I am not referring to any specific site in this question . If a site allows users to change email after login can't a hacker by obtaining user password due to users negligence then change email and then change username and password to gain full access ?

  • Yes, this is possible. A password compromise can lead to serious problems like this, i.e. fully loosing access to the account. – Steffen Ullrich Feb 8 at 17:37

Everything is dangerous, including breathing and eating. It's all a question of balancing the risks.

You are looking at a case where the username and password of an account got compromised. At this point the attacker has full access to the account. What you are now looking at is what recourse a legitimate user has. How can they reclaim access to their account?

Emails are historically used as a reasonable stop-gap. If you have access to an email account, you're probably the intended owner of the account. It is nice because it is automated. However, if push comes to shove, and you really need to get an account back, the last line of defense is always to contact the company and talk to a real live person.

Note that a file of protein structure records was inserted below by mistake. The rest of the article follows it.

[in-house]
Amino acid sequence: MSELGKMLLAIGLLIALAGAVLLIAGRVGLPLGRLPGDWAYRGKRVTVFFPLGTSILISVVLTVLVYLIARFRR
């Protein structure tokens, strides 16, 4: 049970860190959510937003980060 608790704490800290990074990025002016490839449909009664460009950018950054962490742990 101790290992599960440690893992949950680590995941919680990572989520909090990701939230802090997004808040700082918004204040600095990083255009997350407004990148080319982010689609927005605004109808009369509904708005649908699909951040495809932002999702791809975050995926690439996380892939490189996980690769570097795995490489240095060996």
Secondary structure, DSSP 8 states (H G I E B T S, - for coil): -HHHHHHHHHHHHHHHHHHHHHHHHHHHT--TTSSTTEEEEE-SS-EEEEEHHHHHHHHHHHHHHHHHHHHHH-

On the other hand, the need to be able to update credentials is very important. Many of us nowdays keep an email account from cradle to grave, but it wasn't always that way. Many people still use an email address provided by their ISP. If you couldn't change the email address associated with an account, you would be forever bound to an ISP -- quite the conundrum if you were to move to a new state with different ISPs!

So the decision is that the rewards outweigh the risk. Maintaining a solution for all customers using a service, even as they have to update their contact information, proves more important than the risk of a hacker using this to steal an account away.

  • As a personal reference, I have once lost my credentials to an account so completely that I could not log in nor reset my password. When I called up customer service, I was directed to go to a local branch office with a government issued ID, and they would reset my account there. It was not a fun experience, but it was indeed a working way for me to get back to owning my own account! – Cort Ammon Feb 8 at 20:55

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